Finally I may have found a solution to a slow WiFi issue!
My setup is as follow:
A TV with the Intel Compute Stick connected in the living room.
The stick gets its power from a wall outlet.
The WiFi router is located in another room about 4.5 meters away and behind a wall.
And another desktop computer from which I wish to share vids to the stick connected by LAN to the router.
When I got the stick I was able to achieve a bandwidth of no more than 350KBps (or ~2.5mbps).
This was OK for easy 480p videos but not for HD streaming.
I searched the net about issues with the WiFi adapter (RTL8723BS) and found that other devices which has this adapter also suffer from similar issues.
I almost gave up when I encountered this post:
The article explains that there may be an issue with power management of the adapter when running on battery mode.
I had a guess that the adapter in the stick may turn this power management even when connected to a wall outlet.
So I gave it a try.
The process is short as all you need to do is to change a registry key at:
(X may be one of 0 / 1 / 2 ... )
Search for and change the value of bLeisurePs from 2 to 0.
Then disable and re-enable the wireless interface in Device Manager.
The results were amazing. It boosted the bandwidth - now more than 1.5MBps (> 12mbps) which is just fine for full HD.
This is really good news as there is no need for an external WiFi adapter and a USB hub to connect also input devices.
I only wish someone from Intel could validate this method and make sure it doesn't harm the stick in the long run.
For me it works perfectly so far.
Please note that I haven't tested this with the stick powered by a TV USB port.
Also, I didn't try working with Bluetooth devices yet.
I hope this helps others who encountered the same issue.
Thank you for joining the Intel communities.
We really appreciate you have reply with this information.
In this case, I'm not sure if this is going to harm your unit after a while since this a configuration from Windows registry.
Please be aware that the onboard Realtek RTL8723BS wireless adapter is an SDIO adapter; SDIO is inherently slower than PCIe-based wireless adapters. Wi-Fi speeds can be very slow, depending on many factors:
If there are other Wi-Fi routers nearby. Router channel is set to Auto (and so is everyone else's).
How close the unit is to the router (router is in another room; signal passes through walls/floors).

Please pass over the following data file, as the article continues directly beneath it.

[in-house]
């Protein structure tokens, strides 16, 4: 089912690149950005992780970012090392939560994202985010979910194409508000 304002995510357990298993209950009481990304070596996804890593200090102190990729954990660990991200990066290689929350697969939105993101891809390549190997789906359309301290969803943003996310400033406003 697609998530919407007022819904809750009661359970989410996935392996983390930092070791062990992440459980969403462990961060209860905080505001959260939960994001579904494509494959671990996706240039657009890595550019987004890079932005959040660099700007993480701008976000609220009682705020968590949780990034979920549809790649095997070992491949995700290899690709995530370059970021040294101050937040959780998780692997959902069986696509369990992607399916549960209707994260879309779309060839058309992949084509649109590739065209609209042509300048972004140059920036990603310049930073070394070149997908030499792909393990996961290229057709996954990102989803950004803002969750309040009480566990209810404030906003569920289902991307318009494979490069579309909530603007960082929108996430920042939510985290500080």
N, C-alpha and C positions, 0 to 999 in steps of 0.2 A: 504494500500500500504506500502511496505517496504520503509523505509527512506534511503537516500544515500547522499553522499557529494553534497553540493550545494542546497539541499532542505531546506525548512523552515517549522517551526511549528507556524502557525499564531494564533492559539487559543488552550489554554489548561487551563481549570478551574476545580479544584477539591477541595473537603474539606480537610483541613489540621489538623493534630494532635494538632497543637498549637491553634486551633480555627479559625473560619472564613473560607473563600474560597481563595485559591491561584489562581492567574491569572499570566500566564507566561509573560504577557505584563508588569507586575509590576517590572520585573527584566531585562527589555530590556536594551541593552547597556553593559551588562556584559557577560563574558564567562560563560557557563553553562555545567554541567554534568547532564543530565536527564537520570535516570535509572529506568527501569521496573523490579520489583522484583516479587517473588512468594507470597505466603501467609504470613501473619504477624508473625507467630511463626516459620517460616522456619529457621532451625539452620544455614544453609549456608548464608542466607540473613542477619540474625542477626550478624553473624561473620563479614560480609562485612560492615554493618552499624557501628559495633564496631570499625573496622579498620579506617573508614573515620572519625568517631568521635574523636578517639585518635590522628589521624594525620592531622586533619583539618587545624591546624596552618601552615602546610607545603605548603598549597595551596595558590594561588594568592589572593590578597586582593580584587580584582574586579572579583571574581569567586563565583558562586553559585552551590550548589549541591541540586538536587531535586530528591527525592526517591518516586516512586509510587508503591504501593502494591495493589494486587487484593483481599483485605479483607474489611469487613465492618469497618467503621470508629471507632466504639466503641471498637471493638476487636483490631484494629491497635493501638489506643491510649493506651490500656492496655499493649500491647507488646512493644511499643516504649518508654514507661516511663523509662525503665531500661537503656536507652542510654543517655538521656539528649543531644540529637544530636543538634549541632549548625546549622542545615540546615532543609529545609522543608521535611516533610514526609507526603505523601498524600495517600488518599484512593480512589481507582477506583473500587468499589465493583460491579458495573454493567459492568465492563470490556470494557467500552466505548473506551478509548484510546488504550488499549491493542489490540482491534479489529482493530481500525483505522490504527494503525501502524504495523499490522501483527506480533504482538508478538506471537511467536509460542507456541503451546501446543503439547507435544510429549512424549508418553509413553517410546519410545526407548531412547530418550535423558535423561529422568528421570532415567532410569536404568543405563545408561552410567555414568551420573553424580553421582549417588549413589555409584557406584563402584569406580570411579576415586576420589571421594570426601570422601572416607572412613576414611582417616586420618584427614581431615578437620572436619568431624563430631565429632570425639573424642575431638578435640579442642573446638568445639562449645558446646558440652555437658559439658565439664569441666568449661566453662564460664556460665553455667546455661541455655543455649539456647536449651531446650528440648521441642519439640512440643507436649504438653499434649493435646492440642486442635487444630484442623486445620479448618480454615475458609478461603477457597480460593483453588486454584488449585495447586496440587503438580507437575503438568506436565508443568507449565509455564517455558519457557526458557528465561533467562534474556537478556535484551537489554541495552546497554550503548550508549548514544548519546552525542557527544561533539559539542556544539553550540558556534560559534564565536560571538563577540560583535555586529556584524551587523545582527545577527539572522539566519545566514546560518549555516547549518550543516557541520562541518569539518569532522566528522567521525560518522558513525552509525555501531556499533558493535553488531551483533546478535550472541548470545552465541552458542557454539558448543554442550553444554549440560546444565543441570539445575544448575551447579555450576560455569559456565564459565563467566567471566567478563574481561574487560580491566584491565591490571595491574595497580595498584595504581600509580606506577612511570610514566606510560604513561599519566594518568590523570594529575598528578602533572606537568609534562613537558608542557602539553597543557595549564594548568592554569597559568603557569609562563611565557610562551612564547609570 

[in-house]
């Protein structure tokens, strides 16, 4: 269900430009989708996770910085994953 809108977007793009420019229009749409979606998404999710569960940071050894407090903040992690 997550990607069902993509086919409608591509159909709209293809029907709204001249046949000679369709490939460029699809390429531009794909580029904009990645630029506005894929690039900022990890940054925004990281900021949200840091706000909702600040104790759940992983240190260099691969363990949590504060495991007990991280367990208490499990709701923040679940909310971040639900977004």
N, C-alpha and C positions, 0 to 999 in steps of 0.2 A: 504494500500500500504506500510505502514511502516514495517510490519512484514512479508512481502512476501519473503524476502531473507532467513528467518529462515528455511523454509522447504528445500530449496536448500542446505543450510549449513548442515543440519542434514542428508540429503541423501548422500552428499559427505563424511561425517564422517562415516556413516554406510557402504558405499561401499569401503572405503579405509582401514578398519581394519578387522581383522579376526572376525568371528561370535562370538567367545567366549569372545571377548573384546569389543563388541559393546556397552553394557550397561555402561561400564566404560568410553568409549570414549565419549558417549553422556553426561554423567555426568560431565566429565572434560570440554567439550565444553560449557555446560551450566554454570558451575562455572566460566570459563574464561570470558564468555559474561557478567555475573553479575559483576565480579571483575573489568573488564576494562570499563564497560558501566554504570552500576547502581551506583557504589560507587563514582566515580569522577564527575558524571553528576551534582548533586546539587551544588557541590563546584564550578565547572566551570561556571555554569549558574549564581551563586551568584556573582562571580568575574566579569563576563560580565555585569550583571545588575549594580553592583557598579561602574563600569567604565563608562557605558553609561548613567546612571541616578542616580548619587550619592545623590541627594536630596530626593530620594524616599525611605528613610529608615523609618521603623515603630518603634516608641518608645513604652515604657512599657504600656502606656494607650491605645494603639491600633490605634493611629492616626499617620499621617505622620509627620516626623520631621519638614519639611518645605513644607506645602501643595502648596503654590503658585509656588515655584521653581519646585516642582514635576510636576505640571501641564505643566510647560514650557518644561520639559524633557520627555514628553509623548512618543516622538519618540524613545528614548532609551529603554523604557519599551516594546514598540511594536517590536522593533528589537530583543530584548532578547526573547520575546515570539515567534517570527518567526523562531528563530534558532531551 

Interference from other devices (mobile phones, cordless phones, microwaves, Bluetooth devices, or baby monitors.
This is the workarounds we recommend:
Try to eliminate interference with nearby wireless devices (like microwave, cordless phones).
Experiment with setting the router channel to a specific one, not Auto. Note: 2.4GHz can use channels 1, 6, and 11.
Try hooking a second router or a router extender to your main router to spread the signal throughout the house.
Disable the onboard wireless in BIOS and use a USB-based Ethernet adapter. Wired Ethernet is always going to be faster than Wi-Fi
Thx amir_ro, I've had issues with buffering and bandwidth on my device too. Might give this a try, wouldn't surprise me. Intel doesn't seem to do much actual real world testing.
Also the support staff saying "I'm not sure if this is going to harm ..." means what? why even say something, if you don't know and then make like it will harm. Putting blame on interference, and no other device in the home has issues ... you would say it's a ICS issue.
the Realtek card inside the Intel stick is quite crappy, but it can be fast if all conditions all good.
My Intel compute stick is only 1 meter from the AP, and it can do 40-50Mbit, but sometimes speeds slow down to 2-3Mbit for no clear reason.
I have 3 devices that exhibit this slow wifi sympom at the same time: an intel compute stick, a toshiba windows tablet and a cheap chinese MK802. The first two are based on exactly the same wifi card (the mk802 is also a realtek, but I don't know which model). If these devices have their wifi problems, they are also capable of disturbing wireless keyboard signals during a download/upload.
Other devices work fine at full speed (several androids, windows PC's, chromecast, even my €200 Chromebook is rock solid at that time on the 2.4Ghz channel).
I tried changing some setting on my AP (switching 20/40Mhz or b/g/n setting), but without any results. Switching the cannel (e.g. from 3 to 4) solved the problem temporarily (for all 3 devices at once !!!). For some reason these realteks are very sensitive to some kind of interference.